Remember that old song from Annie Get Your Gun, a 1950s musical, with the venerable Betty Hutton? The original context was women vs. men, and really a social reform / equal rights message hiding behind a musical. But, the song is perfect for a big player in open source: KDE.
I’ve never been a huge fan of Linux. The first time I tried it, back in the days of Red Hat 9, I wasn’t much impressed. Compared to Windows XP, or Mac OS X, it couldn’t do much. It didn’t “just work” like Apple Corp. says Mac OS does, and like Microsoft is now saying Longhorn will do.
There were a few things that I couldn’t get past. For starters, you couldn’t plug in hardware and have it instantly recognized and working. That’s a key part for your mantra to be “it just works.” Also, I had a horribly disheveled desktop, with mismatched icons, different widget toolkits depending on what program I was using, and an overall “I’m in Windows 98” feel. I couldn’t print easily, and there was no Photoshop (only this evil program called the GIMP). The office suite felt underpowered. If you were looking to do “cool” things, like import pictures from your digital camera, burn CDs, watch DVDs, then you might as well had better switch back to Windows.
I’ve come along way since then, and I obviously now realize that you can import new themes, and download new software. But Linux has come along even more so, including the K Desktop Environment. KDE calls itself a “desktop manager”, which means it includes a common GUI desktop, a window manager, a centralized help center, a centralized control center, common widgets and dialogues from app to app, and a wealth of apps that integrate seamlessly. That’s the goal, anyway. When it started it way back in 1998, it was a long way off from that. But fast forward to 2005, with the release of KDE 3.4, and it is a different story entirely. Nowadays, KDE (combined with the power of the latest Linux kernel, version 2.6) can do anything Windows can do.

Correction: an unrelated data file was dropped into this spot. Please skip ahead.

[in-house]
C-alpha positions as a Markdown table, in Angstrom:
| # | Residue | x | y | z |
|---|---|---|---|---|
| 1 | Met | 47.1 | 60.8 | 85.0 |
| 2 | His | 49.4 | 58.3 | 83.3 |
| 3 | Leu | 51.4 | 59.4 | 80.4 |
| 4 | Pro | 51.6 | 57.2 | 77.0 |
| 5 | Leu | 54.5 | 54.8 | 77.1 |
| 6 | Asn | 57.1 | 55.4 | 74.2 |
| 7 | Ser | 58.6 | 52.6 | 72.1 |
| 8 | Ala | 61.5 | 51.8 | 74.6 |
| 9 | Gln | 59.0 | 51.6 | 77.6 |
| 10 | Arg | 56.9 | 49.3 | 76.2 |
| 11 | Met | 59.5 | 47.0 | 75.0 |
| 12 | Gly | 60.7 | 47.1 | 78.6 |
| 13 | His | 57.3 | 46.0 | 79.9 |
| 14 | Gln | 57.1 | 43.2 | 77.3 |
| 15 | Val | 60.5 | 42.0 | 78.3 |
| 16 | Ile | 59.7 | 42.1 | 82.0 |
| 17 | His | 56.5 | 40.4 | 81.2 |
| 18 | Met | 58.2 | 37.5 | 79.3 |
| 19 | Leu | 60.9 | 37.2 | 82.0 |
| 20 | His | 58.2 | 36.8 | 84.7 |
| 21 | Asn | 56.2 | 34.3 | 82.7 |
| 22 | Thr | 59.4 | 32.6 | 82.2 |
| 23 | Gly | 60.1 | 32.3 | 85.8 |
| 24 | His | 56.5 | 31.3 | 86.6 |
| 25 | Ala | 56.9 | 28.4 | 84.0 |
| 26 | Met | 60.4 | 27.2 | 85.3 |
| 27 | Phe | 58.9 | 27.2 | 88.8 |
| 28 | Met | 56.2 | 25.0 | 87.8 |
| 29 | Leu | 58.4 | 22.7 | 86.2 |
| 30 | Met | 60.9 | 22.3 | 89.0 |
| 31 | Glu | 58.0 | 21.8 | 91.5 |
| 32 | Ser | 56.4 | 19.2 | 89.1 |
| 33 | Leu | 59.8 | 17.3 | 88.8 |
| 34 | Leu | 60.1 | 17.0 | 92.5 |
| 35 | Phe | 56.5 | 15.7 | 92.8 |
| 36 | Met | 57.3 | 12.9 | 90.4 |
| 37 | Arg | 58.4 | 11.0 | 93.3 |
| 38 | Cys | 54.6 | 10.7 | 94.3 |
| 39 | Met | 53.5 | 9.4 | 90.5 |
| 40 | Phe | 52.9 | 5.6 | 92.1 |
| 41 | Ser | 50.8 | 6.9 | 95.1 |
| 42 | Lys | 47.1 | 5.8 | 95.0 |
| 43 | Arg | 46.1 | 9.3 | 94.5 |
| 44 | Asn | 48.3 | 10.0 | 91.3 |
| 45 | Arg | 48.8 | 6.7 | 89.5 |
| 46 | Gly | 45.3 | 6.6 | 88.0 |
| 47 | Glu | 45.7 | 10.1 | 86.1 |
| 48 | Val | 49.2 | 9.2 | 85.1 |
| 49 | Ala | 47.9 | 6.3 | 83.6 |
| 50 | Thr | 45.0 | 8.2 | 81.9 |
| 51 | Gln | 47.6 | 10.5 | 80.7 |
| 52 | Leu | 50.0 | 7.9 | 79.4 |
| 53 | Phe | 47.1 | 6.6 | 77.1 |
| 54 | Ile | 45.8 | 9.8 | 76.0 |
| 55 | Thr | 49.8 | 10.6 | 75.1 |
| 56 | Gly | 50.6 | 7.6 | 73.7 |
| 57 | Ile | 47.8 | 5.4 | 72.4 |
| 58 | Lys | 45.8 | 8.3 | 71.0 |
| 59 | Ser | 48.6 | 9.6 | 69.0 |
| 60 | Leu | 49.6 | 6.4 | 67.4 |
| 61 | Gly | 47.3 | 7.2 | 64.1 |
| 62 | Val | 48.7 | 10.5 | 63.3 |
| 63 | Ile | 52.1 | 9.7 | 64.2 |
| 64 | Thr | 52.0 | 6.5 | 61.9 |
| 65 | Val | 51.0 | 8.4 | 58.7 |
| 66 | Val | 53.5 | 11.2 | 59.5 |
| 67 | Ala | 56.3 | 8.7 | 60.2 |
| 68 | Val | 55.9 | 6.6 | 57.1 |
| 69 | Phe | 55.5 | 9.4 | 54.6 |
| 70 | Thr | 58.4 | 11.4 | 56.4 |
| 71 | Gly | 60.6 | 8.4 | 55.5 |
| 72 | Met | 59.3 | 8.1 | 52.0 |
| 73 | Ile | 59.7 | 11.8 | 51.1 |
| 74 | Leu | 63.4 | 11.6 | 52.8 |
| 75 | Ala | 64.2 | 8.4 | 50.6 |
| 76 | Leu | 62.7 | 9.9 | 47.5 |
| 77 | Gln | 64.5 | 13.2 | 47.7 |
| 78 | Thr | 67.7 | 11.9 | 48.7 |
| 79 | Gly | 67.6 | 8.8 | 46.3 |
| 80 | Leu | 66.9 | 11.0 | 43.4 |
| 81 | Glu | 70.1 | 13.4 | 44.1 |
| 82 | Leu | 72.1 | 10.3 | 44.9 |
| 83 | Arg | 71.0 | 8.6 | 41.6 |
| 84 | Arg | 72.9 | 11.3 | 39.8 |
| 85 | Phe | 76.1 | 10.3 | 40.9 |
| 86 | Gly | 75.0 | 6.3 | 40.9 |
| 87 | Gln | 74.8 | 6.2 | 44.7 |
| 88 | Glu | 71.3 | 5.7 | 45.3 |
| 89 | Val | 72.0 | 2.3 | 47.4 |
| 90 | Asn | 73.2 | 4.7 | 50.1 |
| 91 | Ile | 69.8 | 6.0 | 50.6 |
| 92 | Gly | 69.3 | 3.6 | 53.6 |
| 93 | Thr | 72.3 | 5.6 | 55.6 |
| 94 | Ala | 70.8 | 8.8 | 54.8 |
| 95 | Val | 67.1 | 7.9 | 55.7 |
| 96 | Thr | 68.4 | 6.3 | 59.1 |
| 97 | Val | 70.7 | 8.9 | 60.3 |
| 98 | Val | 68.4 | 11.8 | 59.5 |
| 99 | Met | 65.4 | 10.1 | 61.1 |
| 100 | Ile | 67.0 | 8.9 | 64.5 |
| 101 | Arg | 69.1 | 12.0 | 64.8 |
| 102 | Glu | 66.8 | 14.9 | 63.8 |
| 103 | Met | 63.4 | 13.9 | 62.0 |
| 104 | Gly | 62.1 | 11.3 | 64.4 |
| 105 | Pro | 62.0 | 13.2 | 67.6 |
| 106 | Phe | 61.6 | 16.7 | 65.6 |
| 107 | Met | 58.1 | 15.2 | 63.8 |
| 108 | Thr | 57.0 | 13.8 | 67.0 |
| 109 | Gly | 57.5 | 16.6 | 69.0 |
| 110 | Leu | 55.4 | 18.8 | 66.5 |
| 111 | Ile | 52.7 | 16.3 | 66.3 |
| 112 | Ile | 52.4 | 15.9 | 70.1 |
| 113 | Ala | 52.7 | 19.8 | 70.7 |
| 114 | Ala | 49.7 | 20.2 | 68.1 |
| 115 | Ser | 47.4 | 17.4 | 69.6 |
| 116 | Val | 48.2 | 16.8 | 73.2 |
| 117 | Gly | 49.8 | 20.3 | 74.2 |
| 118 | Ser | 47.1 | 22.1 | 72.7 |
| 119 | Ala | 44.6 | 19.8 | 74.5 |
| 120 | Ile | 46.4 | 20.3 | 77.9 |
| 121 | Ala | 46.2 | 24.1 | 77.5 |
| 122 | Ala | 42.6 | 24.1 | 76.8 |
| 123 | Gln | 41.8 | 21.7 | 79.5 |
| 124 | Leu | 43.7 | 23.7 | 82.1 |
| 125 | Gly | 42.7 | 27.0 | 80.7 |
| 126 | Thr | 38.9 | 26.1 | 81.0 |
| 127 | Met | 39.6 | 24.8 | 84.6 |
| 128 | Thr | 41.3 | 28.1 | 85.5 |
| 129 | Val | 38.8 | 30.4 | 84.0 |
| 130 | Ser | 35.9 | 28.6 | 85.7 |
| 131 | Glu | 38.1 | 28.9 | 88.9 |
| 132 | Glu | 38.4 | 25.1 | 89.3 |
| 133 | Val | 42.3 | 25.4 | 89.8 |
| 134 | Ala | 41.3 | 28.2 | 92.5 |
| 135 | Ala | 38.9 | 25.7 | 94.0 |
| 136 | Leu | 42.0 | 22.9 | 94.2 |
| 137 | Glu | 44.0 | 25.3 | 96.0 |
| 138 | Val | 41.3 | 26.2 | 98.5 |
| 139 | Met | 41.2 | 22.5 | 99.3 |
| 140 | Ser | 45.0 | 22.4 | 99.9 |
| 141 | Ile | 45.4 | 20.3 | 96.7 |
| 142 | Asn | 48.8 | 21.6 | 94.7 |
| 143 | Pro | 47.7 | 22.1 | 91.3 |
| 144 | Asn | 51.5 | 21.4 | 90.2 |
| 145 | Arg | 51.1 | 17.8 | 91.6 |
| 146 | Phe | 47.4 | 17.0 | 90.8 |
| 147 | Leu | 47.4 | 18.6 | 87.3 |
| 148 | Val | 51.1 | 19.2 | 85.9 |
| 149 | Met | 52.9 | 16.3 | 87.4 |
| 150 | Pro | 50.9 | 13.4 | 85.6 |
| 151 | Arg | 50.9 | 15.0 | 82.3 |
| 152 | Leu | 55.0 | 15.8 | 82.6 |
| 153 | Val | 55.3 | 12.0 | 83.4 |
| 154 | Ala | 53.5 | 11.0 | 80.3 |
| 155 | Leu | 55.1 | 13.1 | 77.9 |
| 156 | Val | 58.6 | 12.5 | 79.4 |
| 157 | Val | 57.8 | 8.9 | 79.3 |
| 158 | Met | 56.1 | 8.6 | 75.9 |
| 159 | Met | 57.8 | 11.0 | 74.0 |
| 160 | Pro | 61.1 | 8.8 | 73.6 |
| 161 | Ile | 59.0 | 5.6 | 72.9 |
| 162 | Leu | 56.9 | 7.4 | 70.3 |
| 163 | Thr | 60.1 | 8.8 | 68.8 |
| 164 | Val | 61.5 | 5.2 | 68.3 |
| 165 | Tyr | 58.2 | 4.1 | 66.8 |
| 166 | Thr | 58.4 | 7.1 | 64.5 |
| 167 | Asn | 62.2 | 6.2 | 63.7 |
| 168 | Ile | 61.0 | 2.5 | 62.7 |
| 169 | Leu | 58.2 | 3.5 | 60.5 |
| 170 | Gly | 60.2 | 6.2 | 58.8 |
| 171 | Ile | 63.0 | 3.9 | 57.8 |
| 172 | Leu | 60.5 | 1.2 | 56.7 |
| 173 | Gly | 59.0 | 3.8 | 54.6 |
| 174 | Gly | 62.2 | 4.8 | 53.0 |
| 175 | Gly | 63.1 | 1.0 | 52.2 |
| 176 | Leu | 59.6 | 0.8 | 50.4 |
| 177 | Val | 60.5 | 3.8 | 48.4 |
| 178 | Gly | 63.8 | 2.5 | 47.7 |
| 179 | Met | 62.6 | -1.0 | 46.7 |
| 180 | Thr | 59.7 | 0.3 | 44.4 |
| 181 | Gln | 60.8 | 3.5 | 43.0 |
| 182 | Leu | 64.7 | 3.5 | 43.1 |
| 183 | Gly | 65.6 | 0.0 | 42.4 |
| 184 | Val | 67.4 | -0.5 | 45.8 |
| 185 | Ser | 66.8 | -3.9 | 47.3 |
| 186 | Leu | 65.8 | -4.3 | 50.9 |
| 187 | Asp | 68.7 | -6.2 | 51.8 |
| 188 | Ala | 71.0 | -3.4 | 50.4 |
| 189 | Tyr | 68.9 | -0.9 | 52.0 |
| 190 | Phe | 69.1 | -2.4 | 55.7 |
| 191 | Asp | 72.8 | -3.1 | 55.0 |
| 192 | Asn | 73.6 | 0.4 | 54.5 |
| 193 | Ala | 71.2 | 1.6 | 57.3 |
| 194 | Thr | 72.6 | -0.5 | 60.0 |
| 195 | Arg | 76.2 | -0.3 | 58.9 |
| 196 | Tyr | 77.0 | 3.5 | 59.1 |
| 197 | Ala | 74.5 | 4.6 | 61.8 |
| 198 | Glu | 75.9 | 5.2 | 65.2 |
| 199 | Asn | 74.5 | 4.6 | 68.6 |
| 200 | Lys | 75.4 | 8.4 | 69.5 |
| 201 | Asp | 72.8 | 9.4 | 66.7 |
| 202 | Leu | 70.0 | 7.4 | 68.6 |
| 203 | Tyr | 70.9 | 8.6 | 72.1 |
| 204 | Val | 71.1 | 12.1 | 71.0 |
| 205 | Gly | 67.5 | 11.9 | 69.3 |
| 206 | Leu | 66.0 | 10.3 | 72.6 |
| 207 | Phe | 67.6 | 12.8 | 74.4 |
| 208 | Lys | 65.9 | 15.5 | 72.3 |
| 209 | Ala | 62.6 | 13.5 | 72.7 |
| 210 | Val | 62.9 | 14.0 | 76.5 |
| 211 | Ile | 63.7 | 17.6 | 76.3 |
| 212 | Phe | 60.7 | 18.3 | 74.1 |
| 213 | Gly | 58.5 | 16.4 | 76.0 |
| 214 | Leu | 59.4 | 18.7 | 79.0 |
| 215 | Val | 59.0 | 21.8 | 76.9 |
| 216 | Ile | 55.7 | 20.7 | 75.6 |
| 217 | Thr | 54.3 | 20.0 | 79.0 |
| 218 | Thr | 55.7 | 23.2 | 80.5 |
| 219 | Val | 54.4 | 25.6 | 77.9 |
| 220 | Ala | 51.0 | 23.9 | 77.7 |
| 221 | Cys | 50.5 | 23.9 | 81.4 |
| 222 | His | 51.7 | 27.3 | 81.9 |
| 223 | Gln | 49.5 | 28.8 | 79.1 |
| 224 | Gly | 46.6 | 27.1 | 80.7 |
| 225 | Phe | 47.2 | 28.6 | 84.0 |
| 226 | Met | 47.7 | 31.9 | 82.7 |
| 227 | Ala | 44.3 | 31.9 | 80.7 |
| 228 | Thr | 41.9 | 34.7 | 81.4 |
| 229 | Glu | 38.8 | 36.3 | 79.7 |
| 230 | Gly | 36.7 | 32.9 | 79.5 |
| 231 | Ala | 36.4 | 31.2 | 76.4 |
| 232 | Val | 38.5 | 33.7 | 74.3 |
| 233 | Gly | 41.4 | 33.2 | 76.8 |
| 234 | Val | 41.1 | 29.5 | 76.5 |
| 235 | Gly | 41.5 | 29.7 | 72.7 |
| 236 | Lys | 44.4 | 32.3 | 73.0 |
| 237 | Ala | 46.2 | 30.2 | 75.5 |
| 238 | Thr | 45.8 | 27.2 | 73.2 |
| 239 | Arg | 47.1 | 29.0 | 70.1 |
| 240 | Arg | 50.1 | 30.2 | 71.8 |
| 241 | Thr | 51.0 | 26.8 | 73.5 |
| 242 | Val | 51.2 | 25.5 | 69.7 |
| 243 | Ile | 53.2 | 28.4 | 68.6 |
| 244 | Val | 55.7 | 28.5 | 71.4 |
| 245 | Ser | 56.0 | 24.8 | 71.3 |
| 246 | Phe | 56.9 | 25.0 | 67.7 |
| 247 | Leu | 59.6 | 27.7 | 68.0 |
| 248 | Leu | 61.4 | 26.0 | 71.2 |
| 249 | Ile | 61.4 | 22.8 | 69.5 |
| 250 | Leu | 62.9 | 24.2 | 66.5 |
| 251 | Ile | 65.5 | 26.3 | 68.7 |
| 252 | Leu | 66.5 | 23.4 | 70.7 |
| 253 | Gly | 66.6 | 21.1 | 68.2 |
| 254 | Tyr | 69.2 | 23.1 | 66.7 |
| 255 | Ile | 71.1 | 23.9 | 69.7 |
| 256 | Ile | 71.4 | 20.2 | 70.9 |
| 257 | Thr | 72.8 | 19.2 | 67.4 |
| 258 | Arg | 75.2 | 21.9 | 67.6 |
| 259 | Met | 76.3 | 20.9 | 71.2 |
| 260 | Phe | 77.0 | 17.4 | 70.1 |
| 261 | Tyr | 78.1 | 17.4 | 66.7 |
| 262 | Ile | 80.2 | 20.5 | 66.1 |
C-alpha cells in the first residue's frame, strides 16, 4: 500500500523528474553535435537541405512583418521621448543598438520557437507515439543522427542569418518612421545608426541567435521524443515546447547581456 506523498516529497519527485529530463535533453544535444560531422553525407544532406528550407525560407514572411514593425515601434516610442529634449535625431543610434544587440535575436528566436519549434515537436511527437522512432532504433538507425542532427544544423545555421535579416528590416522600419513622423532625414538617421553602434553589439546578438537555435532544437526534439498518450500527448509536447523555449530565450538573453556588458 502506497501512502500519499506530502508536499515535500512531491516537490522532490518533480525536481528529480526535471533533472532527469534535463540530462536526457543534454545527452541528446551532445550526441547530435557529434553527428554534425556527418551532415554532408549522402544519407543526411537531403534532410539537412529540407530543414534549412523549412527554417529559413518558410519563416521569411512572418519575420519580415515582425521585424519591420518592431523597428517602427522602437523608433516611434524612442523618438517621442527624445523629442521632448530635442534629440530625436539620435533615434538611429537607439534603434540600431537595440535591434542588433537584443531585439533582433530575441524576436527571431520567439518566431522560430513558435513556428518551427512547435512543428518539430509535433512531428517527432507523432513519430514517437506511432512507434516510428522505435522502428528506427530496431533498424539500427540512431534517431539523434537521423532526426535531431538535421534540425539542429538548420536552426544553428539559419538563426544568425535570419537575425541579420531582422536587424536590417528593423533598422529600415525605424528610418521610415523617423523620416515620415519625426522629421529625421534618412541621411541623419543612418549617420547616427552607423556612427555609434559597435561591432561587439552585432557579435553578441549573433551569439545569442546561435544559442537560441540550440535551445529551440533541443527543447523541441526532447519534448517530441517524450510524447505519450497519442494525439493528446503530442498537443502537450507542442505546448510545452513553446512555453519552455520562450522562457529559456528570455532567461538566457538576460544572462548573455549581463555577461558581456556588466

I have come up with a list of must-have requirements for a desktop in the home (and possibly small business). It describes what KDE can (or can’t) do. The results are suprising, even to me.
Printing. Sure, there’s an “Add Printer” wizard that has as many print drivers (maybe more) than Windows XP. You can also save anything to a PDF document. That’s on par with Mac OS X, and one up on Windows. That same wizard lets you add your friend’s shared printer on his Windows machine, or your boss’s shared printer on his Apple PowerBook. And of course, you can see ink levels, monitor the print queue, and set different quality levels.